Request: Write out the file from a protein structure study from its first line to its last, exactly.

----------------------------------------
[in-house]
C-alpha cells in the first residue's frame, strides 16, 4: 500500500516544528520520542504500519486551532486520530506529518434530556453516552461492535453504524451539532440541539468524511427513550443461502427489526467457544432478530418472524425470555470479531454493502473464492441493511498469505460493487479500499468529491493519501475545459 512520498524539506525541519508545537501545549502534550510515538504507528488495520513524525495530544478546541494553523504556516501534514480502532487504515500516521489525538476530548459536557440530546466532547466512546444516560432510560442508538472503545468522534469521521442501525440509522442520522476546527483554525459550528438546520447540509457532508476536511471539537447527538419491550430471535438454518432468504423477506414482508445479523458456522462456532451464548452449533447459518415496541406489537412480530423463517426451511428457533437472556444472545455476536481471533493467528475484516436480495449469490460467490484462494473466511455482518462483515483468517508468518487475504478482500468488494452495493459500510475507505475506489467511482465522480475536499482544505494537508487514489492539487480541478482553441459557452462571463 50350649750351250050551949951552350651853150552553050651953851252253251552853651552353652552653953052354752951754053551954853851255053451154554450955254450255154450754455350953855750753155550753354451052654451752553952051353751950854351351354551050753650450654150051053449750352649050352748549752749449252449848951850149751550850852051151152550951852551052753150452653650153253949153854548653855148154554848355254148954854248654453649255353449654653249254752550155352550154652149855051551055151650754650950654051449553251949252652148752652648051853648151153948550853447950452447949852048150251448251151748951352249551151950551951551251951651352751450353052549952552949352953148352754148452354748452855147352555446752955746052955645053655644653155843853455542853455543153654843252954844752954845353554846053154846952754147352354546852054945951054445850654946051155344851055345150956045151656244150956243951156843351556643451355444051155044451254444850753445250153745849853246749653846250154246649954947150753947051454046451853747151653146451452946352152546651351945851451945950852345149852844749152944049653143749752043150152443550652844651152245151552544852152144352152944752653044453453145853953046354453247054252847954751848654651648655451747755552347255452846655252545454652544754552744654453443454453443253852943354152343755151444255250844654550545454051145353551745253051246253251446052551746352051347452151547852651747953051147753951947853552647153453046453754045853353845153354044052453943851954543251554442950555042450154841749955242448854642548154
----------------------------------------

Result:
[in-house]
C-alpha cells in the first residue's frame, strides 16, 4: 500500500516544528520520542504500519486551532486520530506529518434530556453516552461492535453504524451539532440541539468524511427513550443461502427489526467457544432478530418472524425470555470479531454493502473464492441493511498469505460493487479500499468529491493519501475545459 512520498524539506525541519508545537501545549502534550510515538504507528488495520513524525495530544478546541494553523504556516501534514480502532487504515500516521489525538476530548459536557440530546466532547466512546444516560432510560442508538472503545468522534469521521442501525440509522442520522476546527483554525459550528438546520447540509457532508476536511471539537447527538419491550430471535438454518432468504423477506414482508445479523458456522462456532451464548452449533447459518415496541406489537412480530423463517426451511428457533437472556444472545455476536481471533493467528475484516436480495449469490460467490484462494473466511455482518462483515483468517508468518487475504478482500468488494452495493459500510475507505475506489467511482465522480475536499482544505494537508487514489492539487480541478482553441459557452462571463 50350649750351250050551949951552350651853150552553050651953851252253251552853651552353652552653953052354752951754053551954853851255053451154554450955254450255154450754455350953855750753155550753354451052654451752553952051353751950854351351354551050753650450654150051053449750352649050352748549752749449252449848951850149751550850852051151152550951852551052753150452653650153253949153854548653855148154554848355254148954854248654453649255353449654653249254752550155352550154652149855051551055151650754650950654051449553251949252652148752652648051853648151153948550853447950452447949852048150251448251151748951352249551151950551951551251951651352751450353052549952552949352953148352754148452354748452855147352555446752955746052955645053655644653155843853455542853455543153654843252954844752954845353554846053154846952754147352354546852054945951054445850654946051155344851055345150956045151656244150956243951156843351556643451355444051155044451254444850753445250153745849853246749653846250154246649954947150753947051454046451853747151653146451452946352152546651351945851451945950852345149852844749152944049653143749752043150152443550652844651152245151552544852152144352152944752653044453453145853953046354453247054252847954751848654651648655451747755552347255452846655252545454652544754552744654453443454453443253852943354152343755151444255250844654550545454051145353551745253051246253251446052551746352051347452151547852651747953051147753951947853552647153453046453754045853353845153354044052453943851954543251554442950555042450154841749955242448854642548154